clock menu more-arrow no yes

Filed under:

Payton cross-country runner competes in IHSA regional despite judge’s order

There was also a gathering of more than 30 Public League runners at River Park on the Northwest Side.

Runners from several CPS schools set their watches as they start their race at the meet at River Park.
Runners from several CPS schools set their watches as they start their race at the meet at River Park.
Kirsten Stickney/For the Sun-Times

Cross-country season officially ended Saturday for Public League teams, a day after a Cook County judge denied their last-minute request to compete while the Chicago Teachers Union strike goes on.

But not all Chicago Public Schools runners were ready to stop.

An unidentified runner from Payton attempted to run in the Class 2A Latin girls race, but did not finish.

“I did notice that she was running in the group,” meet official Kerry Dean said. “She was not officially in the race.”

Dean said he would include the incident in his report to the IHSA.

There was also a gathering of more than 30 Public League runners at River Park on the Northwest Side. They ran a 3-mile race against the clock.

With IHSA by-laws banning athletes at striking schools from postseason competition — unless the state series began before the strike started — the two regionals at Lincoln Park had noticeably smaller fields. The Class 3A Young races had only two teams: Oak Park-River Forest and Leyden.

Runners from Jones, Lane and Taft showed up at Lincoln Park anyway.

“I think I’ve accepted there isn’t much more we can do about it except to watch,” Jones senior Ian Bacon said. “And it’s a really hard thing to accept.”

But he had no thought of staying away.

“There wasn’t one moment where I considered not coming,” Bacon said. “At the end of the day, it’s about the community and it’s about running, no matter what decision the court made. So we just wanted to come out and support the people who were running.”

The feeling was mutual.

“It kind of sucks,” said St. Ignatius sophomore Sam Hansen, who won the Latin Regional boys race. “We know how hard they all work; we all want it so bad. It hurts me and it hurts our whole team.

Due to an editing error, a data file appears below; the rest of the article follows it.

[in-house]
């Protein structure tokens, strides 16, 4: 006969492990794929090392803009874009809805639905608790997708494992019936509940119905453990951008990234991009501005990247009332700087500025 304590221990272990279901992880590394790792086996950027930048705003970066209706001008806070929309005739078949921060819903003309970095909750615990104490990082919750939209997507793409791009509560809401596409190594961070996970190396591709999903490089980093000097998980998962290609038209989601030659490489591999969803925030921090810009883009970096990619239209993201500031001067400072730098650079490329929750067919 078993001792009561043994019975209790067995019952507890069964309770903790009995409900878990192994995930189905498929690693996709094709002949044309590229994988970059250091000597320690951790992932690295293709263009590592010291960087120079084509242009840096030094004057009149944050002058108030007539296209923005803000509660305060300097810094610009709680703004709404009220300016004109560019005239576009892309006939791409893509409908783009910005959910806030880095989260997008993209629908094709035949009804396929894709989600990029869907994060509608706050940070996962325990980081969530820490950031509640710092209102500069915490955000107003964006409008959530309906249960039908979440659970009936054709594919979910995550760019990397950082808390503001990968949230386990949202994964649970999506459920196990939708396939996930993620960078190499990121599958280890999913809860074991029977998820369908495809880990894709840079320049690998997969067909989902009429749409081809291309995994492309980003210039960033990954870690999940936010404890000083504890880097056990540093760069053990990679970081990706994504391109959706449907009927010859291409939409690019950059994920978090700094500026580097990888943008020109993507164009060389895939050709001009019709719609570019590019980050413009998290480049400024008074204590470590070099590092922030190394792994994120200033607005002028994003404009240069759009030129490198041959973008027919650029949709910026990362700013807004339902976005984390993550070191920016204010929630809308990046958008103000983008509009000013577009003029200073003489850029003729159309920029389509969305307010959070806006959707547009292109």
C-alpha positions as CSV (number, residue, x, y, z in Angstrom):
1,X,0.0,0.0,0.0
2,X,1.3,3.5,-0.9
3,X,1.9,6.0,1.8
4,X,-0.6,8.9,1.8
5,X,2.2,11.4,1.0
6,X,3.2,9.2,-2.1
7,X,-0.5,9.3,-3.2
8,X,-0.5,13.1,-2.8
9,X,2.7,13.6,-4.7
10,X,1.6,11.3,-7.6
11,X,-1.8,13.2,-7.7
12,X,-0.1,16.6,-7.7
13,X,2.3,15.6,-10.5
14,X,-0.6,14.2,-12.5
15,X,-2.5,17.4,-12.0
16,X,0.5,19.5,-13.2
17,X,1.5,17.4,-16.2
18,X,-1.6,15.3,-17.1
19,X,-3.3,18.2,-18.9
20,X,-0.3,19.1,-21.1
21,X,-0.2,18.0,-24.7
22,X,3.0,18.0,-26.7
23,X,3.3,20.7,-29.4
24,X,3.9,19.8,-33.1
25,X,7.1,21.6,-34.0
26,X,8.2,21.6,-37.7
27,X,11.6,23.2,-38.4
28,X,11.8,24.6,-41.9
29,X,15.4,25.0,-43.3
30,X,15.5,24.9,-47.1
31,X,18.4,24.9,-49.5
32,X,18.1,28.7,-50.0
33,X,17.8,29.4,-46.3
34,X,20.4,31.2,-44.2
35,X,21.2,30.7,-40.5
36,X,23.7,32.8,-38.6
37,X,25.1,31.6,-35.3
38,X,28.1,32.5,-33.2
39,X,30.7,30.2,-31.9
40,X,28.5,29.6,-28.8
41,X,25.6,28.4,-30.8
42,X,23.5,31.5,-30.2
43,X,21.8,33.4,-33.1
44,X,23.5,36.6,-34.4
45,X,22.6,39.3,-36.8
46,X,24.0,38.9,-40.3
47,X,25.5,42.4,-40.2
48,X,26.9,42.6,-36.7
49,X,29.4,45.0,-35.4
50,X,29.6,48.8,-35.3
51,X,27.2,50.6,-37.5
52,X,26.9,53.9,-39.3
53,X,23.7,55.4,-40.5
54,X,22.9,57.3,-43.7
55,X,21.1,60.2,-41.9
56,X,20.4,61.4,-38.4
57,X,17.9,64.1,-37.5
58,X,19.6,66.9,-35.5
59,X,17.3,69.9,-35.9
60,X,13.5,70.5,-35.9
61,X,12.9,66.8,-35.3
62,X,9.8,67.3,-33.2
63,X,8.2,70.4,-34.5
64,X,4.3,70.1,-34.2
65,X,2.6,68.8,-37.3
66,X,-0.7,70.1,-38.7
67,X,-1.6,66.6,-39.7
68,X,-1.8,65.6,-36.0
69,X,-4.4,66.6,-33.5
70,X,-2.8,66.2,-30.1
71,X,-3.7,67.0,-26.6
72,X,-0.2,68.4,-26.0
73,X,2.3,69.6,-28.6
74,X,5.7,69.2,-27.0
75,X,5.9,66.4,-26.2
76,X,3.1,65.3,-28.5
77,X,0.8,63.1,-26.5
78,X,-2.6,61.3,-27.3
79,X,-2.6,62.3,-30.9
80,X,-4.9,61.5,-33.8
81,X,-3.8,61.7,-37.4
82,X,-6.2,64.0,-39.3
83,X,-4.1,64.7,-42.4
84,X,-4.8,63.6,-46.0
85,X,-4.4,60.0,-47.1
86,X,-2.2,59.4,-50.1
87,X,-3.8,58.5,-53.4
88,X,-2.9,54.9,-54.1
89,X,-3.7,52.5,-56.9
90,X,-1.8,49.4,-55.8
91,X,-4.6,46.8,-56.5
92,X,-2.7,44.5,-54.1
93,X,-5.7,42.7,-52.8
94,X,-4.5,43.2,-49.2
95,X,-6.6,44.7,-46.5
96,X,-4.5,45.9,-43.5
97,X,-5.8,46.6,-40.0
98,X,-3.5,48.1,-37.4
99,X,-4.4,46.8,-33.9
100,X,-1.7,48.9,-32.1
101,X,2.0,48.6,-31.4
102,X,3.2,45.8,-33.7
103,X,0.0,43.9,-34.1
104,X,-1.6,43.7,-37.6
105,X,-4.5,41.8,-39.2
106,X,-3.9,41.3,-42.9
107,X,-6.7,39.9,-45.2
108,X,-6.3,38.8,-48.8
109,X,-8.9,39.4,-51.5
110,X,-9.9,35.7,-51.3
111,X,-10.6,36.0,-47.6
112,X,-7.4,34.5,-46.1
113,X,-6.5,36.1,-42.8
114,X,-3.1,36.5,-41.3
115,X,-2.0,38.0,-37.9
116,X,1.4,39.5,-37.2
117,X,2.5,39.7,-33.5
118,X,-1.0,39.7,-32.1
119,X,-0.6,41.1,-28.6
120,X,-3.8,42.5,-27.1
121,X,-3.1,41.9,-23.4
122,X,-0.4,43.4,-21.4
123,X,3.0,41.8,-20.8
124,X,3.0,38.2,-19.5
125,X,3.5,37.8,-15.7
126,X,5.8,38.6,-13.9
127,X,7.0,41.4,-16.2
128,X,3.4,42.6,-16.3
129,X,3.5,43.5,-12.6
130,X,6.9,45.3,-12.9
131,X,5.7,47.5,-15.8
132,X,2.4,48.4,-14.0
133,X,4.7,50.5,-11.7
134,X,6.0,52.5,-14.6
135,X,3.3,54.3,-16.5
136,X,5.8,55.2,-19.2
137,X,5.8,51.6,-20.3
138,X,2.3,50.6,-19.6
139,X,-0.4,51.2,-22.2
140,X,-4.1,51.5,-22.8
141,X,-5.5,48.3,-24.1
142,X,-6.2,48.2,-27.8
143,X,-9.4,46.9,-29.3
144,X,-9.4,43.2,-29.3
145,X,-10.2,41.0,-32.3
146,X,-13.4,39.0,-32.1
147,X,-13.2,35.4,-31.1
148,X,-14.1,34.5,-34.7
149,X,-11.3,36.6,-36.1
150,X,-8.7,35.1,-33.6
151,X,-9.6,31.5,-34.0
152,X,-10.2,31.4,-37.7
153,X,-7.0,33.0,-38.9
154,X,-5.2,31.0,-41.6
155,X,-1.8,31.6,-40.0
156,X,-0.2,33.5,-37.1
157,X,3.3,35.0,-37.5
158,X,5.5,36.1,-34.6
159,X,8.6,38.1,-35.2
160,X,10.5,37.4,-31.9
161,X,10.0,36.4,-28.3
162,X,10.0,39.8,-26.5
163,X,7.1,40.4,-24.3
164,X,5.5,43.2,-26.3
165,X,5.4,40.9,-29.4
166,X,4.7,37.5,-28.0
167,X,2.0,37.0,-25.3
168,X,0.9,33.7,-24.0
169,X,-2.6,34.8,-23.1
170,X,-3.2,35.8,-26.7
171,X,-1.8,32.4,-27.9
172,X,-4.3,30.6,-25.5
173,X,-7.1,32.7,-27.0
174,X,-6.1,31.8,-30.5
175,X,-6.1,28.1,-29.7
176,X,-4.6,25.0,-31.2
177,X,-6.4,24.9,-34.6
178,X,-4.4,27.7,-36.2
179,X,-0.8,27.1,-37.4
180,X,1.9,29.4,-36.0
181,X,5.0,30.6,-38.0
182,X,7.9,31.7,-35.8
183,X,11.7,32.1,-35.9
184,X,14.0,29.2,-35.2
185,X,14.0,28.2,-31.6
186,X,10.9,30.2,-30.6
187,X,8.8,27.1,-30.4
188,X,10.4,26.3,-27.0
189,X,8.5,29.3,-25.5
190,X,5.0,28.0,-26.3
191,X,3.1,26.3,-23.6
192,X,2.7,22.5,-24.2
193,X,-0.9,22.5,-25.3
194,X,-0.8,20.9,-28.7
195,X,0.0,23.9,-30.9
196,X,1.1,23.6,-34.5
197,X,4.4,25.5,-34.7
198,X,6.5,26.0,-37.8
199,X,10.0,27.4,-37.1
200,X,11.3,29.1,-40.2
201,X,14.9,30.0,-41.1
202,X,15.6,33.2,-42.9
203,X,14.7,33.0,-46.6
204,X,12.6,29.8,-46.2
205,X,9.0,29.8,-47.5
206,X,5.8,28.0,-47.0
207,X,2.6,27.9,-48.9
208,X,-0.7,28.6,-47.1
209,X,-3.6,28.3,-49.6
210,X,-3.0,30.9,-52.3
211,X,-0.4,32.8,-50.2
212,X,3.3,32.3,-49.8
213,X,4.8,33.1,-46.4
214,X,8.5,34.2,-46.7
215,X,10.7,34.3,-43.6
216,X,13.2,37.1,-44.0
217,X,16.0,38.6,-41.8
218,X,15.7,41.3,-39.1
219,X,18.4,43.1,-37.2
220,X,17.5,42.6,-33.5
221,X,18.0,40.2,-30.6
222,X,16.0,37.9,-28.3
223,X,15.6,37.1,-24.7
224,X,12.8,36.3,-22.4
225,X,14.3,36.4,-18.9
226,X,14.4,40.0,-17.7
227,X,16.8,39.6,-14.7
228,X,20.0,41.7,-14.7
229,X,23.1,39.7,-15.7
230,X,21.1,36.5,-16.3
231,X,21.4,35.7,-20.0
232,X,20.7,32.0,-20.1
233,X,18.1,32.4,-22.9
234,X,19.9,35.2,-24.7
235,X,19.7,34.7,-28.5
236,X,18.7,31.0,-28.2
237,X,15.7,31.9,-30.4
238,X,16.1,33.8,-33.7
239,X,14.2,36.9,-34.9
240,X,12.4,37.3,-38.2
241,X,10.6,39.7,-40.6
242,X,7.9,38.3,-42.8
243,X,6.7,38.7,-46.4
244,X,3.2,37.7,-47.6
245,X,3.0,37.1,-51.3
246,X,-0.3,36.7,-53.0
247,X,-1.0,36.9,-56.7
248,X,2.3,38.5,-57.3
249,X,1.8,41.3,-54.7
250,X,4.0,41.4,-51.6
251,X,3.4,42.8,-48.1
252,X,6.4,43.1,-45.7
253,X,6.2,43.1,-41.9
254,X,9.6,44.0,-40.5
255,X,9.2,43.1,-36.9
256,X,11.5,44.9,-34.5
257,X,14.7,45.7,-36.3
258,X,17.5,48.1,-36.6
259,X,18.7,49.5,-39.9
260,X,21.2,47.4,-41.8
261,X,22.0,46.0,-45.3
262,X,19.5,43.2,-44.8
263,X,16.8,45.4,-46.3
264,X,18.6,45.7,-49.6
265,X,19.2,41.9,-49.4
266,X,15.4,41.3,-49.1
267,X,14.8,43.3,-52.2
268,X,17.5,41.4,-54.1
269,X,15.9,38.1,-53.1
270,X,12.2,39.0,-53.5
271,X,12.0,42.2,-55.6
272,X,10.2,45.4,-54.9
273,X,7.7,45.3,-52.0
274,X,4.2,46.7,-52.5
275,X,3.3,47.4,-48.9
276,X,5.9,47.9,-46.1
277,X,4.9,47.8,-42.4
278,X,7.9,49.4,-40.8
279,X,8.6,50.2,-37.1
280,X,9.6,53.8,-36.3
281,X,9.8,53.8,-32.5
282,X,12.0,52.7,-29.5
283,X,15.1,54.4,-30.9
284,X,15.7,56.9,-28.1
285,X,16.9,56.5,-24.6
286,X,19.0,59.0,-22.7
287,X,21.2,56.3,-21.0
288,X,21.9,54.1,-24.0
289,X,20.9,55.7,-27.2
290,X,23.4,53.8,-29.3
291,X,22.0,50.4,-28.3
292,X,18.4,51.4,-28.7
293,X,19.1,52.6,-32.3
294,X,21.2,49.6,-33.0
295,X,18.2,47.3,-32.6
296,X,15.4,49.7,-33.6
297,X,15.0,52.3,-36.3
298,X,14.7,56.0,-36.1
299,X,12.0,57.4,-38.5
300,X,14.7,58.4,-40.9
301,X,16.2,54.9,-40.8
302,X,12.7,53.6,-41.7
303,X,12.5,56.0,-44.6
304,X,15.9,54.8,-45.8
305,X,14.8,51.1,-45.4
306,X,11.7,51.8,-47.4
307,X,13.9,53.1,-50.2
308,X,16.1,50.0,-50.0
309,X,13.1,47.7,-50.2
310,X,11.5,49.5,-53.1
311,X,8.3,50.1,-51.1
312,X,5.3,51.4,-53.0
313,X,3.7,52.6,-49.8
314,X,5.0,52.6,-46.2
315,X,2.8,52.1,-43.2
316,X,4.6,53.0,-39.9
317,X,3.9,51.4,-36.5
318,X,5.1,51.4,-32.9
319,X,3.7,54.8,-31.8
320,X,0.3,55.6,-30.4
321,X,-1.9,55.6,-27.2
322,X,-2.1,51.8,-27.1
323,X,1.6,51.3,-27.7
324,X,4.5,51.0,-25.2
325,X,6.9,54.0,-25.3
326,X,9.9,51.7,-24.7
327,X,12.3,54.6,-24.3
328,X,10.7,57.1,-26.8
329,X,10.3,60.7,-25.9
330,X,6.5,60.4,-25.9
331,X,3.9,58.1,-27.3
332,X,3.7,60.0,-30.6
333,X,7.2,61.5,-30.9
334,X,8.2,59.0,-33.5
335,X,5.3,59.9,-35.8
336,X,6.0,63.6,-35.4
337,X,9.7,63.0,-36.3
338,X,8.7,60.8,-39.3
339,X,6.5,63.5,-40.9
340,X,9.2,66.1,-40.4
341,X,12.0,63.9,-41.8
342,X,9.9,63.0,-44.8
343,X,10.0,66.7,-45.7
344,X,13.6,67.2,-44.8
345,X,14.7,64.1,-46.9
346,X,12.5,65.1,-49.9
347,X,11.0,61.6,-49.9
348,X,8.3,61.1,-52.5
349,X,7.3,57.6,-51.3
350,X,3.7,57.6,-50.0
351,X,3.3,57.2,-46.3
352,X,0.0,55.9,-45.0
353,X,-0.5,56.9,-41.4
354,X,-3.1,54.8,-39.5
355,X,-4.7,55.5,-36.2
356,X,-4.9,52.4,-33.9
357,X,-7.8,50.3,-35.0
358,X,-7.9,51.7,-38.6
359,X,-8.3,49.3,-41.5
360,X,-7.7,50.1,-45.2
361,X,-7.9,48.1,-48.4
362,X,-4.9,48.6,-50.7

“Those kids have been working so long and then they get denied to show what they’ve been doing. Regional, sectional, state — that’s our chance to show what we’re doing the whole year.”

Oak Park’s Josephine Welin and Eamon Cavanaugh, who won the girls and boys titles in the Young Regional, also sympathized with their sidelined rivals.

“It’s really unfair that they don’t get to run at all,” Welin said. “It would have been a lot more fun if we had some competition.”

“If we were in their shoes, I just can’t even imagine what I’d feel like,” Cavanaugh said.

At River Park, Public League runners got one more chance to race and to chase some individual goals.

Von Steuben junior Maximilian Barrios was especially eager to run after having to drop out of his last race, the Public League meet on Oct. 16.

“In the back of my mind, I just thought about how frustrated I was we couldn’t run regionals,” Barrios said.

He channeled those feelings into a breakout performance, running 15:26.1 to beat his personal best by 30 seconds and win by 46 seconds.

“It shows me I could definitely have qualified for state,” he said.

Lindblom junior Brennan Taylor also can’t help but think about what might have been.

“This last week has been kind of crazy,” said Taylor, who attended Friday’s court hearing. “I respect that the judge made the decision and she followed the law, and I respect that decision. But it’s a little aggravating. I would have liked to run regionals; I had a chance for state.”

Mather senior Anas Hirsi has different goals, many of which he’s already achieved. Since joining the Rangers after moving to Chicago from Wisconsin as a sophomore, he has lost more than 50 pounds to his current 158. His times have dropped along with his weight, going from around 20 minutes last fall to a PR of 17:58 this season.

“At the beginning, it was really hard,” he said. “I was kind of resistant. I wasn’t a runner. I’ve seen people run and [thought], ‘This is so hard, this is not going to be me. This is not for me.’

“But the team just felt like a family. They accept you. They welcome you.”